A modular twist-and-lock port attached to this customizable prosthetic lets children adapt, modify and create attachments to serve both fun and practical functions.
Developed by Carlos Arturo Torres Tovar of Umeå University in Sweden, the IKO system comes with a default three-fingered grip but it can be swapped for anything created out of LEGO by the child or their friends and family. Thanks to the versatility of the LEGO family of toys, the possibilities are virtually endless.
The attached pieces can be built out to whatever extent desired, lit up by battery power and even motorized, turning missing limbs into a unique chance for creative expression and playful interaction, letting kids build confidence and make new friends (as well as arms). From diggers and space ships to ray guns and spinning fans, if it fits in a child’s imagination it will work on this modifiable appendage.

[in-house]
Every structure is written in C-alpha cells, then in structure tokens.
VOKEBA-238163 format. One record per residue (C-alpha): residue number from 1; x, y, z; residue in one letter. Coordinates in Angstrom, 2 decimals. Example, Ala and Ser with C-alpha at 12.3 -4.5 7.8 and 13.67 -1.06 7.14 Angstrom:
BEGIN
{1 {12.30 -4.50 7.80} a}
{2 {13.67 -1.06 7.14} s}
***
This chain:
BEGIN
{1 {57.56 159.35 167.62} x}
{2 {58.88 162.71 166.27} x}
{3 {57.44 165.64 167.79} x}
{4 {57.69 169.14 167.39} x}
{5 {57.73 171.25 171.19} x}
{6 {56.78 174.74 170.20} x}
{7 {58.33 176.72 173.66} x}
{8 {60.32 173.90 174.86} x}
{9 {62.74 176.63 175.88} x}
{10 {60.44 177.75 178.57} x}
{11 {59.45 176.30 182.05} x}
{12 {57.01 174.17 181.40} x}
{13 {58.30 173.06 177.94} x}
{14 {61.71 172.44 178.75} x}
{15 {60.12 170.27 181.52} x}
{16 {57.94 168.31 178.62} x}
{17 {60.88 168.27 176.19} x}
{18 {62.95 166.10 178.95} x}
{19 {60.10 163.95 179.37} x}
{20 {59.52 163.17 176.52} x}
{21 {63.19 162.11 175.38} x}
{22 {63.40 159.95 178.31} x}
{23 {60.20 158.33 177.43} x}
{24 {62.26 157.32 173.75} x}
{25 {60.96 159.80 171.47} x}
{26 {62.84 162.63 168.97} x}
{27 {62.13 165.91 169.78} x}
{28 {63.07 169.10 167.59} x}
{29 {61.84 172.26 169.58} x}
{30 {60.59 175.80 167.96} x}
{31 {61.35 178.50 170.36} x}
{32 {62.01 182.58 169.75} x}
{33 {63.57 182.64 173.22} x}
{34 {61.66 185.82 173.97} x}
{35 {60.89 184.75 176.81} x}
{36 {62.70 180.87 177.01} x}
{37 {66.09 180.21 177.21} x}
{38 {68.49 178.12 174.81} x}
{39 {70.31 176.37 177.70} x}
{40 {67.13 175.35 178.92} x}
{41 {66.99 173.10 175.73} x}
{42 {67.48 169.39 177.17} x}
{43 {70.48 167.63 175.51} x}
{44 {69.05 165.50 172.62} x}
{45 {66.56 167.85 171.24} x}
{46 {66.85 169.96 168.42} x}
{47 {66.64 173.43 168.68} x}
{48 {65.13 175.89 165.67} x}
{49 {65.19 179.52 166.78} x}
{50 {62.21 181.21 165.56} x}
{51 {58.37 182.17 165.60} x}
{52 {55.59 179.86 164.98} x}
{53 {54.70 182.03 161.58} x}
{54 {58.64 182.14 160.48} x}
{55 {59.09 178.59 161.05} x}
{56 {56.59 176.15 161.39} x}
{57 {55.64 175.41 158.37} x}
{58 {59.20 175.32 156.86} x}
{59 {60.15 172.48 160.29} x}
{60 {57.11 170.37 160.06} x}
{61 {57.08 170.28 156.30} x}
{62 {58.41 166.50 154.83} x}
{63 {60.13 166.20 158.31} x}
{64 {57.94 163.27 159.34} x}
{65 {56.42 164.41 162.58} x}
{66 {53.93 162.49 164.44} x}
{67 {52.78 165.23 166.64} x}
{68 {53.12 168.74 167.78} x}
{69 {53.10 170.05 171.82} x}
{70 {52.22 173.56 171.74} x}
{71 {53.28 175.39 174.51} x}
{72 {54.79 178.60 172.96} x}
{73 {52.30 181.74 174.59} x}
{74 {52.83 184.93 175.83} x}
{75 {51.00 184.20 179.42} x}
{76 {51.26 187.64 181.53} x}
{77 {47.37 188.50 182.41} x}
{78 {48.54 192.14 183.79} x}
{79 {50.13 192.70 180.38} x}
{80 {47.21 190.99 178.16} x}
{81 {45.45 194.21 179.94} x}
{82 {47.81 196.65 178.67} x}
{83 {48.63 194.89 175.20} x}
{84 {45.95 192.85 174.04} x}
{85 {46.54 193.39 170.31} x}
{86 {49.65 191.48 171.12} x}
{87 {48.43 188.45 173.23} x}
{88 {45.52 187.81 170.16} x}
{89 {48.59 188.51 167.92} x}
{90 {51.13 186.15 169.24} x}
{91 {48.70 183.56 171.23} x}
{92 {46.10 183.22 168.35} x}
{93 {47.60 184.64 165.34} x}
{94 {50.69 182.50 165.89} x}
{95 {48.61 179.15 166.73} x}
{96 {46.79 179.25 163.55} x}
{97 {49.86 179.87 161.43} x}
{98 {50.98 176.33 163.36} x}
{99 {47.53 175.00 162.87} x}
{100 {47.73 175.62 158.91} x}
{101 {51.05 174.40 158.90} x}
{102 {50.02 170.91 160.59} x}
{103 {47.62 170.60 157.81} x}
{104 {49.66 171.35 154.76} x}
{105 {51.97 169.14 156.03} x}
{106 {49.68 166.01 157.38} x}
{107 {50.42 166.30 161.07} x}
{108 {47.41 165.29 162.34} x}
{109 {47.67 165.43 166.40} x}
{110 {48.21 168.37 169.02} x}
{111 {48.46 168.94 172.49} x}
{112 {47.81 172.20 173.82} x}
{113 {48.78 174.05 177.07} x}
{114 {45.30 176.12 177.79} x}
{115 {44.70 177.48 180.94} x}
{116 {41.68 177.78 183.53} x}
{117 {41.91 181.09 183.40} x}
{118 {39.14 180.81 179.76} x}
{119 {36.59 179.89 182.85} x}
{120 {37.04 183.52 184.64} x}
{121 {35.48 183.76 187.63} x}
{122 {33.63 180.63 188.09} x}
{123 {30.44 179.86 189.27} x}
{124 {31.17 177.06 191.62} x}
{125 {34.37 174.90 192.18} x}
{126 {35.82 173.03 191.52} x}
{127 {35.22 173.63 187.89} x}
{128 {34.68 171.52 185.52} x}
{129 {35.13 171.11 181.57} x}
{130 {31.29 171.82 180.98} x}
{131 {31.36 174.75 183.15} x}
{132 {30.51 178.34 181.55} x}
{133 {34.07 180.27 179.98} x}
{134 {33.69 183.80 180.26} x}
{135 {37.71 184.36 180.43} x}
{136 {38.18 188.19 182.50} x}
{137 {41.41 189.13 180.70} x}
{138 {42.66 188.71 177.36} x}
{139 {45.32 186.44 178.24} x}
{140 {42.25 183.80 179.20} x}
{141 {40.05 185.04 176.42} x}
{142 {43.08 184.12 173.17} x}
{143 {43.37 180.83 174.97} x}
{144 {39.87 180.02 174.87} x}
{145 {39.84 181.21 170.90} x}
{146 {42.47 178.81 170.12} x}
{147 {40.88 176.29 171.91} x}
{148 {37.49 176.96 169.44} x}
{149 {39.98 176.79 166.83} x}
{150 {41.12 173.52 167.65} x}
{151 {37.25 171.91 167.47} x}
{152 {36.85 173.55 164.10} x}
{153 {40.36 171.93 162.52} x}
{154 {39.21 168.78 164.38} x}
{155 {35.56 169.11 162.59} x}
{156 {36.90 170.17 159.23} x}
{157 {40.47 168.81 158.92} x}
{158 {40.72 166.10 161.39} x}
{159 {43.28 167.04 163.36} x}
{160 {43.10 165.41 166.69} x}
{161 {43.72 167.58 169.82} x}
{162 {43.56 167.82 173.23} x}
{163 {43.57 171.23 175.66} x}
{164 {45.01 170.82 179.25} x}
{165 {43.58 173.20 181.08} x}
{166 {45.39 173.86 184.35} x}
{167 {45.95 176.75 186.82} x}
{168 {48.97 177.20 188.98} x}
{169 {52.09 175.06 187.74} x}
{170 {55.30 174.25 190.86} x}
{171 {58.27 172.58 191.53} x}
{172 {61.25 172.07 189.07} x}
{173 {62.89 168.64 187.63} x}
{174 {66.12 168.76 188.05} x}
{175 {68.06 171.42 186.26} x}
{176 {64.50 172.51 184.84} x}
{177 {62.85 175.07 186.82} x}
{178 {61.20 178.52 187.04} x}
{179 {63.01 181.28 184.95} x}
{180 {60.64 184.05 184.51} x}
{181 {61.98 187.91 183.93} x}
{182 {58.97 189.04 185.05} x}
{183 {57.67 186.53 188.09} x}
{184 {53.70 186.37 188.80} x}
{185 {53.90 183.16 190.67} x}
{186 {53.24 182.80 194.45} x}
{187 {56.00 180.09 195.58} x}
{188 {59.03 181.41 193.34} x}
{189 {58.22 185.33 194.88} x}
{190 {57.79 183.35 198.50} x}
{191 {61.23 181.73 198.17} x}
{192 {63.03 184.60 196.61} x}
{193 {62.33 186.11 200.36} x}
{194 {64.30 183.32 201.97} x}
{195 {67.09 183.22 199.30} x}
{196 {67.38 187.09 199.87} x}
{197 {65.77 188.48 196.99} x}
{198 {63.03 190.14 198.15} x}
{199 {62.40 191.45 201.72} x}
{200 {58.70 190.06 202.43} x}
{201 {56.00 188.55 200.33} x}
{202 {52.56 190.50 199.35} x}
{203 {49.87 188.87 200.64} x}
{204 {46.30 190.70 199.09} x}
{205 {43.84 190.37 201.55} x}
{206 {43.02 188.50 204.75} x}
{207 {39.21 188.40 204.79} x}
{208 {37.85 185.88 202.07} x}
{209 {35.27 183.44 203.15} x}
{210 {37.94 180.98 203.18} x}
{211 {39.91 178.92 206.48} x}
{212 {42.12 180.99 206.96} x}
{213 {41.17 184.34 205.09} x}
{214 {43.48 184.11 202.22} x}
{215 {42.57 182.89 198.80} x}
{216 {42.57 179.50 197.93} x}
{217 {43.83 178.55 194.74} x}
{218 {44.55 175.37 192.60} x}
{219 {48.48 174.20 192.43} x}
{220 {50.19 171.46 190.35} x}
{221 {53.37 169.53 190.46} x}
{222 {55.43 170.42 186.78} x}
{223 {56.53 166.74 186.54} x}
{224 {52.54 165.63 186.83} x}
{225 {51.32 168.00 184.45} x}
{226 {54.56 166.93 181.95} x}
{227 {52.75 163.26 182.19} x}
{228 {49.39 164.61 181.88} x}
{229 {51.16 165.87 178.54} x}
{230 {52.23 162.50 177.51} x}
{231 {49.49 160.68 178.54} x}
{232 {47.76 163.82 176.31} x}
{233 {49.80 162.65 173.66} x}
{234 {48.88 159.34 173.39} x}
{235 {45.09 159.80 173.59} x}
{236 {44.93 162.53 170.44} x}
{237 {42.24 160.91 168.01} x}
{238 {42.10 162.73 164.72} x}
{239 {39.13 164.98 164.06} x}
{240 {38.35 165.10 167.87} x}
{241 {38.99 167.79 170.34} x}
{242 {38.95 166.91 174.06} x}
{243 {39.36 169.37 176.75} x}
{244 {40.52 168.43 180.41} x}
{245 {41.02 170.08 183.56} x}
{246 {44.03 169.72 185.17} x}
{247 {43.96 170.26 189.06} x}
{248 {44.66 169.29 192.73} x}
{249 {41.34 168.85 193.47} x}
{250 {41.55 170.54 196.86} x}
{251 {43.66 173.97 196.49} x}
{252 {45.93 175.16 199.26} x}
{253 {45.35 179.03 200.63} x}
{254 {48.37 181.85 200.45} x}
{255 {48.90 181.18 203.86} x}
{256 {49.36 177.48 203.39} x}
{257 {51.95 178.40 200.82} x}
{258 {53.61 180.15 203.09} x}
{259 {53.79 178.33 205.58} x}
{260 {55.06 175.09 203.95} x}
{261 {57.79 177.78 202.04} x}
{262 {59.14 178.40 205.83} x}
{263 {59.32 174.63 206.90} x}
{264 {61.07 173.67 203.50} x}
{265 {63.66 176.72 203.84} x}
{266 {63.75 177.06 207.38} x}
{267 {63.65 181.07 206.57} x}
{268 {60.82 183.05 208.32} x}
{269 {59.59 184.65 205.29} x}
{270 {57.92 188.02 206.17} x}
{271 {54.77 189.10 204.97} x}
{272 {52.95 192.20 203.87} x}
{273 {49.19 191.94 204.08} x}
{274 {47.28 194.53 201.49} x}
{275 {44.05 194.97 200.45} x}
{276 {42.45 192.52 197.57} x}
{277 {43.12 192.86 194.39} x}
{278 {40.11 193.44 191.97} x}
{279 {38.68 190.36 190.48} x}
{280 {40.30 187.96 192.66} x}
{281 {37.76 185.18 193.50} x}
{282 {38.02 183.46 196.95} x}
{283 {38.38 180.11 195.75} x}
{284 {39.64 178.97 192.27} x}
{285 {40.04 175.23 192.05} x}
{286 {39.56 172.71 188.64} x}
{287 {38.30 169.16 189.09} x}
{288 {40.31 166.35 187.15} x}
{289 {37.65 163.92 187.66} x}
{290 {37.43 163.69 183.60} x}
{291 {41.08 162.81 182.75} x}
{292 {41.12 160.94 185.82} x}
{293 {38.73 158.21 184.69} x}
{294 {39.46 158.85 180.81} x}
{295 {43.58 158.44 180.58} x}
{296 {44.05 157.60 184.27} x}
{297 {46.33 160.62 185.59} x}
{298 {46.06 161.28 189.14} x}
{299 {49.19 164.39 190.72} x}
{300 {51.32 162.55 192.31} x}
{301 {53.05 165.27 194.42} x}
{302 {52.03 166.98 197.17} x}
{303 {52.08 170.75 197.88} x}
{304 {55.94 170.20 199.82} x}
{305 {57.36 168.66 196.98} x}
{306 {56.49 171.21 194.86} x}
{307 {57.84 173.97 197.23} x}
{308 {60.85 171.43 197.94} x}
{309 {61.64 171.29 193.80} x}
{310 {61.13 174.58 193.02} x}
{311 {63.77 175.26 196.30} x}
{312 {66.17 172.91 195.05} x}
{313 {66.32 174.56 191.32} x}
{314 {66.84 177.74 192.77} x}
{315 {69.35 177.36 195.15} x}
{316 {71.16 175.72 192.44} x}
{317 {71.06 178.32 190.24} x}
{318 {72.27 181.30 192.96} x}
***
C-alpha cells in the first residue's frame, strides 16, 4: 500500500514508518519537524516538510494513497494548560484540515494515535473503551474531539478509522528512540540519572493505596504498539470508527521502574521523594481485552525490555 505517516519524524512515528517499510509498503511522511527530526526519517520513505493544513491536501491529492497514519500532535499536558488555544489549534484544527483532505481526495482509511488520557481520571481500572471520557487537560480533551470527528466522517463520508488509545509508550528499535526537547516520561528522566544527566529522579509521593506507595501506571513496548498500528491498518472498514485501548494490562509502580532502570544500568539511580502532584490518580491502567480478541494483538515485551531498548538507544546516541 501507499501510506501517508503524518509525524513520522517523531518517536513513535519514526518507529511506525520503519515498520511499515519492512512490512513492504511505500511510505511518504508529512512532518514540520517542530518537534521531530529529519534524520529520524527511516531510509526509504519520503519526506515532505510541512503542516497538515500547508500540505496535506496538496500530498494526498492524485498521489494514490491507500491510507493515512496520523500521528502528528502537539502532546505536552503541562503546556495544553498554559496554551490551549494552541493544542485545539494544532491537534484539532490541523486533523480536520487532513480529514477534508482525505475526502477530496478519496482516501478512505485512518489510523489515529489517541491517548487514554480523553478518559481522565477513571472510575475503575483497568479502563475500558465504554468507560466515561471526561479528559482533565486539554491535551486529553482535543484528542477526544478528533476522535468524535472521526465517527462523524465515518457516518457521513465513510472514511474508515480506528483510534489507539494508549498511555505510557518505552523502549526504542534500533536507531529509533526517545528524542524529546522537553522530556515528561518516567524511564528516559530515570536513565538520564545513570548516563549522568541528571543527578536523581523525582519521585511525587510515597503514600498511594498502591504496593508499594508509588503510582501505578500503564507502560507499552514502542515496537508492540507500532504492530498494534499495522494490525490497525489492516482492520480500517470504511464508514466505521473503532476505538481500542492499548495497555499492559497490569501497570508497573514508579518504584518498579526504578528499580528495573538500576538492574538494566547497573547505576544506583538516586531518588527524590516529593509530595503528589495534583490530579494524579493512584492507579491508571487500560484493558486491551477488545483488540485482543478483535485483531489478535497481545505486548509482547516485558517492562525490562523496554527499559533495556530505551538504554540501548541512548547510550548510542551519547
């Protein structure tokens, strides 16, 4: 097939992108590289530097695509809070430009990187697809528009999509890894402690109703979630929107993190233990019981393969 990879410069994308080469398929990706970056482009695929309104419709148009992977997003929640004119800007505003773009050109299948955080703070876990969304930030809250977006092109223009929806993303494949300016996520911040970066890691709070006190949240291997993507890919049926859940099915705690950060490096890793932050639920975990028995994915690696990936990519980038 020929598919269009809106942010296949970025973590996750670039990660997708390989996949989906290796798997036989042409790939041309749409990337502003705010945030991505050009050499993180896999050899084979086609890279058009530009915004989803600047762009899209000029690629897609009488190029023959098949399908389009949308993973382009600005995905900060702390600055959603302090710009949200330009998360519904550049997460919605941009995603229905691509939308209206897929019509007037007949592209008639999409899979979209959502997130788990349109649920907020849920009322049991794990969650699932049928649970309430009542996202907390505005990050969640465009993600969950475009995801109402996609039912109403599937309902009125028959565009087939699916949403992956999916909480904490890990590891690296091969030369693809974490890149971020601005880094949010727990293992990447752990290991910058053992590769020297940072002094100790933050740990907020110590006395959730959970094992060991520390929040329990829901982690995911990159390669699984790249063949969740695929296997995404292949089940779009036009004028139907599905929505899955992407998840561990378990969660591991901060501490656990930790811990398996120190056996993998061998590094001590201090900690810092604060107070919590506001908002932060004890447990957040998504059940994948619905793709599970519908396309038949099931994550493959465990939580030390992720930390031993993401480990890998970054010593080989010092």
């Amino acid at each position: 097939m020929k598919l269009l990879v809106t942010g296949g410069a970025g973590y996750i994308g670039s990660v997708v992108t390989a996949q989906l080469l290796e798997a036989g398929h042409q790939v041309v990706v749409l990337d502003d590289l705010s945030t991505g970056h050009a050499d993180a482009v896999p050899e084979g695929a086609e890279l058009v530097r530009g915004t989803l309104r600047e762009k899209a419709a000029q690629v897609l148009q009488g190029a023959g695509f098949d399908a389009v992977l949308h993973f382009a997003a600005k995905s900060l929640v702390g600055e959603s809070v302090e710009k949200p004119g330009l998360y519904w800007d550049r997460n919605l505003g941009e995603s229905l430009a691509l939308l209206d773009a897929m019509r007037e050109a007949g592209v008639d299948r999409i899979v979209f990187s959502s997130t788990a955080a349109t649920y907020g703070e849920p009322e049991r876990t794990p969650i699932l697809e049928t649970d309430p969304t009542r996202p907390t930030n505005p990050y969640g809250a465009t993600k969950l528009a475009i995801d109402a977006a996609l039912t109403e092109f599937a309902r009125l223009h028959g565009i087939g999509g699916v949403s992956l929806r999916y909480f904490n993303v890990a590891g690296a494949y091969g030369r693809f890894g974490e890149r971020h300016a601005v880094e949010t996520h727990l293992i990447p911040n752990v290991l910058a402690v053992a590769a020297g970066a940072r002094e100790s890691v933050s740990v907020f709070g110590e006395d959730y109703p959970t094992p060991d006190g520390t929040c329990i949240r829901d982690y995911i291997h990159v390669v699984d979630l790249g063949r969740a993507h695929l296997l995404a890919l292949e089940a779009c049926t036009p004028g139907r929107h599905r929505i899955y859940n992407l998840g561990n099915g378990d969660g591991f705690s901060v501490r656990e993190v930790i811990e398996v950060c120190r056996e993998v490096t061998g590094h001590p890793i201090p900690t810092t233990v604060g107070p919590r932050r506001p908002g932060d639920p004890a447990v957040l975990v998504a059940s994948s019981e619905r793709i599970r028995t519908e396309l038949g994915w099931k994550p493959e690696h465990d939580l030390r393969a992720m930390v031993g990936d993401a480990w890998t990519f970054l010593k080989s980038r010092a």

“Arturo used Lego as the main focus of this Prosthetic project that aims at understanding the mental and psychological aspects of disabled children, especially the ones who have lost one of their limbs or were born without one. Taking a leap from the basic prosthetics that we have seen so far, Arturo’s vision is to engage the disabled kids into building something creative right on their artificial arm and also invite other friends to do so.”